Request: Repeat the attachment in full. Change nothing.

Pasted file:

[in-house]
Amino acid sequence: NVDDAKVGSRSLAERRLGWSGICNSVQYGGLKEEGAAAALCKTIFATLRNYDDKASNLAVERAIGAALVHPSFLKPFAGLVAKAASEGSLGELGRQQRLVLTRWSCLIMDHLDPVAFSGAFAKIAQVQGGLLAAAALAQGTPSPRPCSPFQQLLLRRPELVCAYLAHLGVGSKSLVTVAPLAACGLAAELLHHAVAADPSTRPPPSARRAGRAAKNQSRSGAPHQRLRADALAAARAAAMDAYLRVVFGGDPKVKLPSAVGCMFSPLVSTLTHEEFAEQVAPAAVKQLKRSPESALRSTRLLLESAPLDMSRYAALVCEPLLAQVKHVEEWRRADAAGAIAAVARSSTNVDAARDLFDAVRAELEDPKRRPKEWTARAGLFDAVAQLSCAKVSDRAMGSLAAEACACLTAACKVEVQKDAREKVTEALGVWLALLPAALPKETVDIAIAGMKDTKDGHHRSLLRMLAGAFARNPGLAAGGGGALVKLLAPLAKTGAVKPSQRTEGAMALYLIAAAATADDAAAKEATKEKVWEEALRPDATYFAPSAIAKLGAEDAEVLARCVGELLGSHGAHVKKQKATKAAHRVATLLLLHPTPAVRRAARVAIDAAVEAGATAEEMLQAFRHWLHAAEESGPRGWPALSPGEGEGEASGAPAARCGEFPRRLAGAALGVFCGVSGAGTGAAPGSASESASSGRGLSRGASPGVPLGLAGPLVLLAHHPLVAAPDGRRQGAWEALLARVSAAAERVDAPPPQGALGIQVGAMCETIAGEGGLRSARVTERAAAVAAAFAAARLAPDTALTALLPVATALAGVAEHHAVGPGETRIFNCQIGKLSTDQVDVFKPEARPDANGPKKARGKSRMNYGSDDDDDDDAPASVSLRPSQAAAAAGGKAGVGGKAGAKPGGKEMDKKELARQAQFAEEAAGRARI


[in-house]
Amino acid sequence: NVDDAKVGSRSLAERRLGWSGICNSVQYGGLKEEGAAAALCKTIFATLRNYDDKASNLAVERAIGAALVHPSFLKPFAGLVAKAASEGSLGELGRQQRLVLTRWSCLIMDHLDPVAFSGAFAKIAQVQGGLLAAAALAQGTPSPRPCSPFQQLLLRRPELVCAYLAHLGVGSKSLVTVAPLAACGLAAELLHHAVAADPSTRPPPSARRAGRAAKNQSRSGAPHQRLRADALAAARAAAMDAYLRVVFGGDPKVKLPSAVGCMFSPLVSTLTHEEFAEQVAPAAVKQLKRSPESALRSTRLLLESAPLDMSRYAALVCEPLLAQVKHVEEWRRADAAGAIAAVARSSTNVDAARDLFDAVRAELEDPKRRPKEWTARAGLFDAVAQLSCAKVSDRAMGSLAAEACACLTAACKVEVQKDAREKVTEALGVWLALLPAALPKETVDIAIAGMKDTKDGHHRSLLRMLAGAFARNPGLAAGGGGALVKLLAPLAKTGAVKPSQRTEGAMALYLIAAAATADDAAAKEATKEKVWEEALRPDATYFAPSAIAKLGAEDAEVLARCVGELLGSHGAHVKKQKATKAAHRVATLLLLHPTPAVRRAARVAIDAAVEAGATAEEMLQAFRHWLHAAEESGPRGWPALSPGEGEGEASGAPAARCGEFPRRLAGAALGVFCGVSGAGTGAAPGSASESASSGRGLSRGASPGVPLGLAGPLVLLAHHPLVAAPDGRRQGAWEALLARVSAAAERVDAPPPQGALGIQVGAMCETIAGEGGLRSARVTERAAAVAAAFAAARLAPDTALTALLPVATALAGVAEHHAVGPGETRIFNCQIGKLSTDQVDVFKPEARPDANGPKKARGKSRMNYGSDDDDDDDAPASVSLRPSQAAAAAGGKAGVGGKAGAKPGGKEMDKKELARQAQFAEEAAGRARI